Expert: only massive cash assistance from abroad can rescue Lebanon’s economy

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Talking with Oussam Habib, a Lebanese journalist specialized in economics and banking,  Eat News explores the economic predicament in Lebanon that might leads to a social explosion. Lebanon’s ailing economy can only be rescued if the international community injected massive financial aid over the next five years provided that this assistance is matched by radical reforms, an economist said.

Oussam Habib, a Lebanese journalist.

“I don’t see an exit to the acute economic recession which Lebanon is passing through unless a new government is formed with exclusive powers to carry out painful reforms. Once reforms are implemented then the international community can grant soft loans to the country,” Osama Habib, a financial analyst, said in an interview.

He estimated that Lebanon needs over $20 billion in soft loans over the next five years.

“But the World Bank, the International Monetary Fund and European agencies attached this assistance to reforms executed by the new government. There is no such a thing as a free meal,” Habib stressed.

Lebanon’s GDP was close to $55 billion before the anti-government protests broke out in October, 17, 2019.

But Lebanon was engulfed by a series of misfortune such as the coronavirus pandemic, Beirut Port blast in August 2020, resignation of the government of Hassan Diab and the endless bickering over the composition of the new Cabinet

Now the country is coping with unparalleled unemployment and poverty levels as the caretaker government struggles to alleviate the suffering the Lebanese with very limited resources.

Furthermore, the Lebanese pound lost more than 80 percent of its value, dealing a severe blow the average purchasing power of the Lebanese citizen.

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“We can’t keep pulling a rabbit from the hat. We exhausted all means to keep the economy floating,” Habib explained.

He added that the half meal solutions by the Central Bank governor Riad Salameh is like giving an aspirin to a patient with cancer.

The World Bank said in its last report on Lebanon that the country’s financial and economic crisis is likely to rank in the top 10, possibly top three, most severe crises episodes globally since the mid-nineteenth century.

“Lebanon’s GDP plummeted from close to $55 billion in 2018 to an estimated $33 billion in 2020, with US$ GDP/capita falling by around 40 percent. Such a brutal and rapid contraction is usually associated with conflicts or wars,” the World Bank said.

“What really worries me at this stage is what will happen once the Central Bank lifts completely the subsidies on all basic items such as fuel oil, pharmaceuticals, medical equipment and  wheat,” Habib said.

Salameh has informed Diab and officials that the Central Bank can no longer subsidies the purchase of fuel oil that operate the country’s aging power plants.

There is a deep concern that the state owned Electricte du Liban will be compelled to shut down all the power plants in the next few days if no money is allocated to purchase gas oil to run these plants.

The cost of annual subsidies is over $6 billion a year, half of which is allocated to the purchase of gasoline and fuel oil.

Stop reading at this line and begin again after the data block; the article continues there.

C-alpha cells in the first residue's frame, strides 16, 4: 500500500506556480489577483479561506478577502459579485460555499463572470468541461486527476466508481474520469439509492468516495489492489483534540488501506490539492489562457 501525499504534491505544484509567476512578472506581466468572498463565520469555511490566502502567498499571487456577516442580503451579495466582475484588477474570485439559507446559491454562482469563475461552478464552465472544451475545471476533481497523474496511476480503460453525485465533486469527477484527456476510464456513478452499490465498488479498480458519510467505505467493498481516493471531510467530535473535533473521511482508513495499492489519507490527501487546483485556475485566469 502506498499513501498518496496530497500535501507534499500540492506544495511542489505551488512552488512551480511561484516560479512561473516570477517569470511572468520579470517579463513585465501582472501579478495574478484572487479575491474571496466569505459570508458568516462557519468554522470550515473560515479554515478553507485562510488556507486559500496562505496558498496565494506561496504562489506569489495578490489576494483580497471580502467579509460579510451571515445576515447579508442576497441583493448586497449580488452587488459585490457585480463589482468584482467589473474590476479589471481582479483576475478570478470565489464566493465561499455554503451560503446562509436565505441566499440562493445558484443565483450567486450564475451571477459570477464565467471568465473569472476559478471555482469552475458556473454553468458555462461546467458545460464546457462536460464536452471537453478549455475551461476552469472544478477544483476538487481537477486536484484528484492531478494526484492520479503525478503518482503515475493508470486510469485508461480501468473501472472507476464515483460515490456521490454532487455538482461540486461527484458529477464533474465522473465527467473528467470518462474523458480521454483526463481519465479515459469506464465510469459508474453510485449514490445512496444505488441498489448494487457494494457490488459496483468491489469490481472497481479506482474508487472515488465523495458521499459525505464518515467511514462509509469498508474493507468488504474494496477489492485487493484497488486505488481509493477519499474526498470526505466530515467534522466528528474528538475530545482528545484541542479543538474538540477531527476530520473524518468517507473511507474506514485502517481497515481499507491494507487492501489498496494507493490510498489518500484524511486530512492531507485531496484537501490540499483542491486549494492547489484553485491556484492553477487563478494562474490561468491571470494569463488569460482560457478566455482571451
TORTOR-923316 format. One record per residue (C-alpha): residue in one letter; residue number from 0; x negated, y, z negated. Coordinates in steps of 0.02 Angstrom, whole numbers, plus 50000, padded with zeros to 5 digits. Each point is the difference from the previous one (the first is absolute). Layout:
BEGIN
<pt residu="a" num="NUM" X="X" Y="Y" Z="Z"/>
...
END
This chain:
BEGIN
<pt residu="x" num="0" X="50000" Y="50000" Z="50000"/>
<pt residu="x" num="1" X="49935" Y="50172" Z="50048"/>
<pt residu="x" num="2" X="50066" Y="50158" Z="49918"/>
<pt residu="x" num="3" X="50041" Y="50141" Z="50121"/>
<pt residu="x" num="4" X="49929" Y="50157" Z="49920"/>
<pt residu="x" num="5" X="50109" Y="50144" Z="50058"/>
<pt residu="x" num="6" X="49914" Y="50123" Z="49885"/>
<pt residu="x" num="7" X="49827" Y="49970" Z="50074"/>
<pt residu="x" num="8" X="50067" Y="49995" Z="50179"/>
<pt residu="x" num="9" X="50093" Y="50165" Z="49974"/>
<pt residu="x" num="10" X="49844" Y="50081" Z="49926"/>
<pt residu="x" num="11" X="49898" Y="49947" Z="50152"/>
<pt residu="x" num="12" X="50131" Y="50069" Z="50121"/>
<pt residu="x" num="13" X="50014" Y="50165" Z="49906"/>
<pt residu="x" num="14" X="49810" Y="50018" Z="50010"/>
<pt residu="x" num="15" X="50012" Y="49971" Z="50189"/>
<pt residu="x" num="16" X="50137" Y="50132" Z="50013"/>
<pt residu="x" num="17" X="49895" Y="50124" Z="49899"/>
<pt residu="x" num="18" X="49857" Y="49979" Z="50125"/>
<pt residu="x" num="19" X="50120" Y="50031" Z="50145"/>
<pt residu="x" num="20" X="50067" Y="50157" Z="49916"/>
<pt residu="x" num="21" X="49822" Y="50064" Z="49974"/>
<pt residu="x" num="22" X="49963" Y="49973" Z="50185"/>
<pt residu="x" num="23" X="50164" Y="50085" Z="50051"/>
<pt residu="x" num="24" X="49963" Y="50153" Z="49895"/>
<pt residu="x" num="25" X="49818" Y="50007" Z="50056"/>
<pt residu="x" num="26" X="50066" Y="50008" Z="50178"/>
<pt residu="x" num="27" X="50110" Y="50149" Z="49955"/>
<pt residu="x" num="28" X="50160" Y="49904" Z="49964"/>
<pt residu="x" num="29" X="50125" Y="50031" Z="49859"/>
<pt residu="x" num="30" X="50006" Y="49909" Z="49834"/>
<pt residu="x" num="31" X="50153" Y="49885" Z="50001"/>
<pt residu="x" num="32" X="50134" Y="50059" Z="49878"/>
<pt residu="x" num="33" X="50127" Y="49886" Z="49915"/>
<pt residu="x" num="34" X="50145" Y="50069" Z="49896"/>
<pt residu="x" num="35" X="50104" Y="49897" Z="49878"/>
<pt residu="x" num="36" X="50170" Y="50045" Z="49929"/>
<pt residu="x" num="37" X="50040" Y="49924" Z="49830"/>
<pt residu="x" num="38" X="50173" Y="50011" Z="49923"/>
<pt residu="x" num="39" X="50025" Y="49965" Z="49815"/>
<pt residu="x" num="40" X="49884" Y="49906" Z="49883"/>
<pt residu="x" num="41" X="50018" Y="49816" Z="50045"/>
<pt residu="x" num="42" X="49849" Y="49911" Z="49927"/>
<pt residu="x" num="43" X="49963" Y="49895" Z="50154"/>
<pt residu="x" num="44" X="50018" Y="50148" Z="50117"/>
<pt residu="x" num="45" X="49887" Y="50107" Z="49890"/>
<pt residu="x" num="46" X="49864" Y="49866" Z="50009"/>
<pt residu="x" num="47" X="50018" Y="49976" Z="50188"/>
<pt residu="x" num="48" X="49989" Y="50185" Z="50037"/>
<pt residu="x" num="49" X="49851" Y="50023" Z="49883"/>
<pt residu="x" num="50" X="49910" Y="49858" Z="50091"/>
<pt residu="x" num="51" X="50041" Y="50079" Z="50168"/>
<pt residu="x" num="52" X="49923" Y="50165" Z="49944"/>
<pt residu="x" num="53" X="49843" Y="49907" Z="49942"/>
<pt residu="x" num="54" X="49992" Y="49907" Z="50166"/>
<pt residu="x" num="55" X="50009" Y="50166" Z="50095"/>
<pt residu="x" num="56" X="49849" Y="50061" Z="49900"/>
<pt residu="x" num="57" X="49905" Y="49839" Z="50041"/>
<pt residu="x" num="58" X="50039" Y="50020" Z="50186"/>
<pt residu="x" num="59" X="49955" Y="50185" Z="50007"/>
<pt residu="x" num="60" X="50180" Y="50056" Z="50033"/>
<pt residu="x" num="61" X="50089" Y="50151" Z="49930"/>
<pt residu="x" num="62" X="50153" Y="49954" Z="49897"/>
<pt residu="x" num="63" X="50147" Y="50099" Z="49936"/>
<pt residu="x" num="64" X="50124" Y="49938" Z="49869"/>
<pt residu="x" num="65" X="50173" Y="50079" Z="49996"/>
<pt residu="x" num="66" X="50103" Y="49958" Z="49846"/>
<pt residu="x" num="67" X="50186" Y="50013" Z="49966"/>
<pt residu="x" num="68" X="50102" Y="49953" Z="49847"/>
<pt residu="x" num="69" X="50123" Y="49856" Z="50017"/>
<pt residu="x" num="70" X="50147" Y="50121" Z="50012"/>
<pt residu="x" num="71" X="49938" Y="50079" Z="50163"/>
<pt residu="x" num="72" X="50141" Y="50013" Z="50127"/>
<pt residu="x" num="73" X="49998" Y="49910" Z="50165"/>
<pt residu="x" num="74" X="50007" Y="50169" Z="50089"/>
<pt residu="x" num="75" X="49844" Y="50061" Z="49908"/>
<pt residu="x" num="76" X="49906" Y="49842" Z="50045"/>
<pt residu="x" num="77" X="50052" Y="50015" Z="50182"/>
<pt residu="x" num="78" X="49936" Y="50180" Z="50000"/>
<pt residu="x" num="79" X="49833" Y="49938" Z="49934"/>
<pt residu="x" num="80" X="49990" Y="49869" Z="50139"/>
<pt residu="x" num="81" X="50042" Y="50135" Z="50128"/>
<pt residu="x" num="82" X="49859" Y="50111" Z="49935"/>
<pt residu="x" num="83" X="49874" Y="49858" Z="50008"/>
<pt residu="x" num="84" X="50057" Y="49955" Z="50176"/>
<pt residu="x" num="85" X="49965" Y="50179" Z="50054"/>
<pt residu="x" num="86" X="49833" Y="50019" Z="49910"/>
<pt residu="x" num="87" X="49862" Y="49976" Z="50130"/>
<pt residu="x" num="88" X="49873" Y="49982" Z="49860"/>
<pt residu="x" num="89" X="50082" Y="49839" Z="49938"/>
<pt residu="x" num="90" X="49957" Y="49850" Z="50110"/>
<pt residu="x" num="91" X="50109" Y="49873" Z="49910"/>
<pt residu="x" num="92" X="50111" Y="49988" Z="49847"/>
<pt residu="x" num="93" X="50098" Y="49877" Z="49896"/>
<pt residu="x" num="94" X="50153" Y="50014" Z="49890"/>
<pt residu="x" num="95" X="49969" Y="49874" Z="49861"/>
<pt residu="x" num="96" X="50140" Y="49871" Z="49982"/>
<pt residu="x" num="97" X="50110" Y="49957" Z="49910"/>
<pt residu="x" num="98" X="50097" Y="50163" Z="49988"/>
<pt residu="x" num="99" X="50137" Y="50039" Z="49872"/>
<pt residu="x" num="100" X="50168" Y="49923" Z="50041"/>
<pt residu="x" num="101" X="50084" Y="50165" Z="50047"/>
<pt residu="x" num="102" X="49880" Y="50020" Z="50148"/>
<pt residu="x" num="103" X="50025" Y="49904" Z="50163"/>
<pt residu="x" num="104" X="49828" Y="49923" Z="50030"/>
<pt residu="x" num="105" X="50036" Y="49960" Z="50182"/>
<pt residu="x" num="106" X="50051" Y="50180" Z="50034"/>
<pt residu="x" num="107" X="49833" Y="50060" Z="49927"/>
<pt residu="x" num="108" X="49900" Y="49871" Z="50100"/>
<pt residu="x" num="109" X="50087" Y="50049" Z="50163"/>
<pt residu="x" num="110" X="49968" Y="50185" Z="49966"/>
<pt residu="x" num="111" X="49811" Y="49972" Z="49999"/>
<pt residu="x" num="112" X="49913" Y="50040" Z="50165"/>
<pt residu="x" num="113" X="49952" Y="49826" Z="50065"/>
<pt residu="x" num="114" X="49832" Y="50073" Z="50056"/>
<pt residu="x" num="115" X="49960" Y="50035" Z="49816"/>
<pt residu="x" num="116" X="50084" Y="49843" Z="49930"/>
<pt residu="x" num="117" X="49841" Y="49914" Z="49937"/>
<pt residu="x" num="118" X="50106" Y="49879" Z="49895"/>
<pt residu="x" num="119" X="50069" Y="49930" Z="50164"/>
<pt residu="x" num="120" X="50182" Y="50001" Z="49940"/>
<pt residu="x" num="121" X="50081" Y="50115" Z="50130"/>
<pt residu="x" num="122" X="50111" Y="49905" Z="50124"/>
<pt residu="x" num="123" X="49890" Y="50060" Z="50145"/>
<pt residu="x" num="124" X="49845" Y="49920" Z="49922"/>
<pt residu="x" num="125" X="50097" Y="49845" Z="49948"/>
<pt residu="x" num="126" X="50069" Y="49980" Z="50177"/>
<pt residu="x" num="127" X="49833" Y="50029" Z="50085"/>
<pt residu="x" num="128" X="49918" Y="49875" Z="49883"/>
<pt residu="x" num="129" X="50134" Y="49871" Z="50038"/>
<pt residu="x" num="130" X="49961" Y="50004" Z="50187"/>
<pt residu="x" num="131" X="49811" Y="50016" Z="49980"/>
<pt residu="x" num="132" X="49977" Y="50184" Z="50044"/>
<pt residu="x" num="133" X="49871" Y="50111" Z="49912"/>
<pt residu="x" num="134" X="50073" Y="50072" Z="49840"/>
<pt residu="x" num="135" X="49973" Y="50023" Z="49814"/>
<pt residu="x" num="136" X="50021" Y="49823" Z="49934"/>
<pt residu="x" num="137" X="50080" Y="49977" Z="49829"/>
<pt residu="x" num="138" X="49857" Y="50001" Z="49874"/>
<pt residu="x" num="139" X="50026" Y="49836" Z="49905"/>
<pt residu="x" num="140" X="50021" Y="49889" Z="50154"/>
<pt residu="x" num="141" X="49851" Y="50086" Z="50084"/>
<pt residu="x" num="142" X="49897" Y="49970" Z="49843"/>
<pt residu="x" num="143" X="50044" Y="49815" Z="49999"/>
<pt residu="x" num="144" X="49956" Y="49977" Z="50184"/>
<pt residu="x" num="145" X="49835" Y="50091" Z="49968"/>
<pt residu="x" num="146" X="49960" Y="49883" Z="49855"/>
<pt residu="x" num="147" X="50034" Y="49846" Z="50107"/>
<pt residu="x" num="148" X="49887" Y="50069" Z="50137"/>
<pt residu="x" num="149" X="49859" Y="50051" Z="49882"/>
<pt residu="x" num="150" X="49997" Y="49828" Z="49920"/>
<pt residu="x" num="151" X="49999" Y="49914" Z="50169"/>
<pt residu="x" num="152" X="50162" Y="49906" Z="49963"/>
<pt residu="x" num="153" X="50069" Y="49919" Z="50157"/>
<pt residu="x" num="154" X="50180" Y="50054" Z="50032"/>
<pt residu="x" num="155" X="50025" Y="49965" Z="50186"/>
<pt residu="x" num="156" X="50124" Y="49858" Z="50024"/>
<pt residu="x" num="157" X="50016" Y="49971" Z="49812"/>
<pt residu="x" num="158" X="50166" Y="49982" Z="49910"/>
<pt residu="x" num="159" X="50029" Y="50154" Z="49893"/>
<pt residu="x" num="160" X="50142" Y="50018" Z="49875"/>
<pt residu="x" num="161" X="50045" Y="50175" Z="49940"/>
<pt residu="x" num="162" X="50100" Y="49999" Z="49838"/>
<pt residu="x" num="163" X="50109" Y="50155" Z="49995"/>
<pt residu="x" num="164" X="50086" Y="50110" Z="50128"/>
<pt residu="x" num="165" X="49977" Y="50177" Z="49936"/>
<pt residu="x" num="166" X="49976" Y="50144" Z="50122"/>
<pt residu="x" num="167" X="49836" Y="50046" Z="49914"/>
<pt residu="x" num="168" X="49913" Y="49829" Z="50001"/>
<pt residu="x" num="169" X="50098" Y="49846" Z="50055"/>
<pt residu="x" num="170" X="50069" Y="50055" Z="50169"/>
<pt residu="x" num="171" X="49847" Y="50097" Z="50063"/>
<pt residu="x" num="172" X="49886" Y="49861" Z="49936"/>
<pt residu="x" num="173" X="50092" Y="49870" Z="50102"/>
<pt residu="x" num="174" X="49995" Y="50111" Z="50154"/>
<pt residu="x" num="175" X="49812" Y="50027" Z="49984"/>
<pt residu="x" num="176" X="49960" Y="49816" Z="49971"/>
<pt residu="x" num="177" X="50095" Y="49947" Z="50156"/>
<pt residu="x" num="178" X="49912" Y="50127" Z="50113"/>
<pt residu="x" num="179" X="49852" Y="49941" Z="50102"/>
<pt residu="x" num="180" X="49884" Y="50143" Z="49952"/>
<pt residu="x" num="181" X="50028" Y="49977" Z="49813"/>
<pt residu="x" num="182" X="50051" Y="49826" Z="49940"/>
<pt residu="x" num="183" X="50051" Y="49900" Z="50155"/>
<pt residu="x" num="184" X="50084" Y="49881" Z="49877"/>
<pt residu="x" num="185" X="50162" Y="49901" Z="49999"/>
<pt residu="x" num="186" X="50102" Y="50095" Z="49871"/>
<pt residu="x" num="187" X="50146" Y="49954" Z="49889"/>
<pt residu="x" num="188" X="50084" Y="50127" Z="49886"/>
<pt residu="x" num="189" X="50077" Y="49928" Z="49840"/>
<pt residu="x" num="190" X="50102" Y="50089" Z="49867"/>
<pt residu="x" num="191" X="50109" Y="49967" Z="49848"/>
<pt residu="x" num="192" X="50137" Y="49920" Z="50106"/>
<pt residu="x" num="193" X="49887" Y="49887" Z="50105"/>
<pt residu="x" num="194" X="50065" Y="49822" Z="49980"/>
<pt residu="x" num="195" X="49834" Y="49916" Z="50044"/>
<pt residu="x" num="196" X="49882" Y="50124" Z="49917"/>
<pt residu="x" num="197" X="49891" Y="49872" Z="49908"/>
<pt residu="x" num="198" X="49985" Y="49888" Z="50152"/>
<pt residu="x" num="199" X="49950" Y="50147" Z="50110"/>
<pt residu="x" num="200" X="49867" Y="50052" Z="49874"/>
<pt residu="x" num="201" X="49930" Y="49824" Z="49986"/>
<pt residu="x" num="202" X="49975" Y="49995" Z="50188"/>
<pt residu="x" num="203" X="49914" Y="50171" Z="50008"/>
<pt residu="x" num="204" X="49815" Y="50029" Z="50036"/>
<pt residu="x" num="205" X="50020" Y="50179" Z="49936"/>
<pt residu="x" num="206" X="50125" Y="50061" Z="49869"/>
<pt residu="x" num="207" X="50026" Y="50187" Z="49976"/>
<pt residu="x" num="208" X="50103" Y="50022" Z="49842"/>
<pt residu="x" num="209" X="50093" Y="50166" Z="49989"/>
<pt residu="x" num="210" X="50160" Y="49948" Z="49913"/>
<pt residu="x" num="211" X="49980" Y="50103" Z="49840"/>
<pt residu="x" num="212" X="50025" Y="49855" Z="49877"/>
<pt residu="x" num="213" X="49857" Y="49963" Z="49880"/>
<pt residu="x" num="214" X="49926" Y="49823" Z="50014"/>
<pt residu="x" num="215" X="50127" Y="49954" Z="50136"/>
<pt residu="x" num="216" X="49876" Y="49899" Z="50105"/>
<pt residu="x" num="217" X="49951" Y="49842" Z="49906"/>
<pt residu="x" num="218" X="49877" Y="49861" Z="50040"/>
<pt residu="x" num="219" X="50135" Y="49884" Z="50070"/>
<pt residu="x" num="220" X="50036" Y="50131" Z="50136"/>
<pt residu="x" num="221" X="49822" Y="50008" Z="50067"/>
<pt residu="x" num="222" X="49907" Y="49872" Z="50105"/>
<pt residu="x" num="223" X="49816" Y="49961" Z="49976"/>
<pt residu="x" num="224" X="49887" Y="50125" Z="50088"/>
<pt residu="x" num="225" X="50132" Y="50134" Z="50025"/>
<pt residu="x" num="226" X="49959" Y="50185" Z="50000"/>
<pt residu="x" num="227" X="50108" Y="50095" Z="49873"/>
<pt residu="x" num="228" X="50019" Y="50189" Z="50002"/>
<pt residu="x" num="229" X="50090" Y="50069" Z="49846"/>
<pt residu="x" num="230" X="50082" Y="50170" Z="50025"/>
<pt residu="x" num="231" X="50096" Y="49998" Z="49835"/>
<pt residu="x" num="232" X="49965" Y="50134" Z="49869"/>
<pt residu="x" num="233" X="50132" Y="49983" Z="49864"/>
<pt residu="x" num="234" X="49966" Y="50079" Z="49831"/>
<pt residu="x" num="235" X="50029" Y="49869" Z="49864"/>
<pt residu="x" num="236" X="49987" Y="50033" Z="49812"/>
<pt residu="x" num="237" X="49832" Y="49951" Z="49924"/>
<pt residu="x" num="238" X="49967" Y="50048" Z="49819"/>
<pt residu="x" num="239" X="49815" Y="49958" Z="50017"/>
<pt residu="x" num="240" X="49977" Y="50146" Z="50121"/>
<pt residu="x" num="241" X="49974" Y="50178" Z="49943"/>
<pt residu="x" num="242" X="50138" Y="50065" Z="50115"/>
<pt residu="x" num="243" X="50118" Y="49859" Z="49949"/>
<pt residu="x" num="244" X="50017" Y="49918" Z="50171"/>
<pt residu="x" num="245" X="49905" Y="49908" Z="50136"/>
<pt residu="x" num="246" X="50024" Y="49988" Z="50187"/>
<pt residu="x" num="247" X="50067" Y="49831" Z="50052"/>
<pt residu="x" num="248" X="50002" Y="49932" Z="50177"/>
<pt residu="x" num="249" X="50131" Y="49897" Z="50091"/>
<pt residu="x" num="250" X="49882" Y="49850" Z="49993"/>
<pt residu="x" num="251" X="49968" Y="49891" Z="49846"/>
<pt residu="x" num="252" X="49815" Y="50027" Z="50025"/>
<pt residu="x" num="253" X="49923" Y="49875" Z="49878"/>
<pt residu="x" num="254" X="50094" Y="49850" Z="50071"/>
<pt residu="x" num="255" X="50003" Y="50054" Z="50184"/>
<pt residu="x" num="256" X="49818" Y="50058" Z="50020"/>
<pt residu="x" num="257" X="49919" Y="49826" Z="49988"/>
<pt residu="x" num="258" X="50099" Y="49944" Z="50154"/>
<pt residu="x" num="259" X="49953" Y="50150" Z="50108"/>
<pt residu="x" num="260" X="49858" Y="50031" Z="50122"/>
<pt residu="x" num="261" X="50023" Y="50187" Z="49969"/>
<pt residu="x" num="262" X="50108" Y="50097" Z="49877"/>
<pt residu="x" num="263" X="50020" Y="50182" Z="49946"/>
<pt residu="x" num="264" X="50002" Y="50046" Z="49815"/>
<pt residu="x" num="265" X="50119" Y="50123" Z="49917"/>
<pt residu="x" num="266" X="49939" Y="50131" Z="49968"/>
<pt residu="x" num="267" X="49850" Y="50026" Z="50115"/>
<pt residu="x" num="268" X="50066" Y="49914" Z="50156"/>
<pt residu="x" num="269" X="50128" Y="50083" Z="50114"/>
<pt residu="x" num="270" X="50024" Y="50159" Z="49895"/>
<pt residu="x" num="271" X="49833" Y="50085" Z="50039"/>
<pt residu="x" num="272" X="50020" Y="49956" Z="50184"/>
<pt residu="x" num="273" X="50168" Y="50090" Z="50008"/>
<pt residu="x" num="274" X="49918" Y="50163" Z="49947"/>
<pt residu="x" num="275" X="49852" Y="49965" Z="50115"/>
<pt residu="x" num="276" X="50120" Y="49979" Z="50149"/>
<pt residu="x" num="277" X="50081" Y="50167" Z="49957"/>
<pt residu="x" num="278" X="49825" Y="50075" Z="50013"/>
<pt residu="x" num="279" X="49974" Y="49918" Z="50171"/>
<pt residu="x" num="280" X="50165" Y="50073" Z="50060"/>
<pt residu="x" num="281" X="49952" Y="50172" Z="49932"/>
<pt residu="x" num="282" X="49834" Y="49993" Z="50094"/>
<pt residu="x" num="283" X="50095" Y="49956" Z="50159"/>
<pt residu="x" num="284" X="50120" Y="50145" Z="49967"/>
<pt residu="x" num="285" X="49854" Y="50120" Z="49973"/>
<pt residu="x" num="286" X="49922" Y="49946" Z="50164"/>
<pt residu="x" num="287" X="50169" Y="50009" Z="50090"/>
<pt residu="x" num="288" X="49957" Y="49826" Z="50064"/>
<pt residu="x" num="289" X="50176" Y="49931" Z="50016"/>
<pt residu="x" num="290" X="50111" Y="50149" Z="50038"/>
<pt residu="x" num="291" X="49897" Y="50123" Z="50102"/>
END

This prompted the caretaker government to issue a ration or subsidy card for families that will be gravelly affected by the total lifting of subsidies.

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“ Hassan Diab revealed that the cost for the subsidy card for Lebanese families would be $1.2 billion annually,,” Habib said, stressing that it was up to the Parliament to find source of funding for the card.

On March 12, Lebanon’s Parliament passed a law on a $246 million World Bank loan that will provide a social safety net for tens of thousands of the neediest families as Lebanon grapples with a crisis that has sent more than half the population under the poverty line.

But the World Bank has put on hold this financial aid until the authorities give clear explanation on the mechanism to distribute the cash money to over 200,000 families.

“There is an issue of trust between Lebanon and the international community. The world is reluctant to help us due to our extremely bad record in combating rampant corruption. We won’t see a penny if Lebanese officials refused to show willingness to crackdown on corruption,” Habib argued.

Hyperinflation has also shattered the purchasing power of the Lebanese citizen after the Central Administration of Statistics said Consumer Price Index increased by 151.5 percent in the first two months of 2021 from the same period of 2020.

“One of the main reasons behind the astronomical rise in the prices of basic commodities and other items was the sharp fall of the Lebanese pound against the dollar,” Habib said.

The financial expert warned of social upheaval and riots across the country if officials do not fined quick and effective solutions to enormous economic problems.

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“We can’t count a lot on remittances from Lebanese expatriates as we used to in the past. There remittances have dropped over the past five year due to the fall in the prices of oil in Arab Gulf states,” Habib said.

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Ornella Sukkar is a Lebanese journalist specialized in Arab-Islamic and radicalization studies from an oriental perspective and international affaires.


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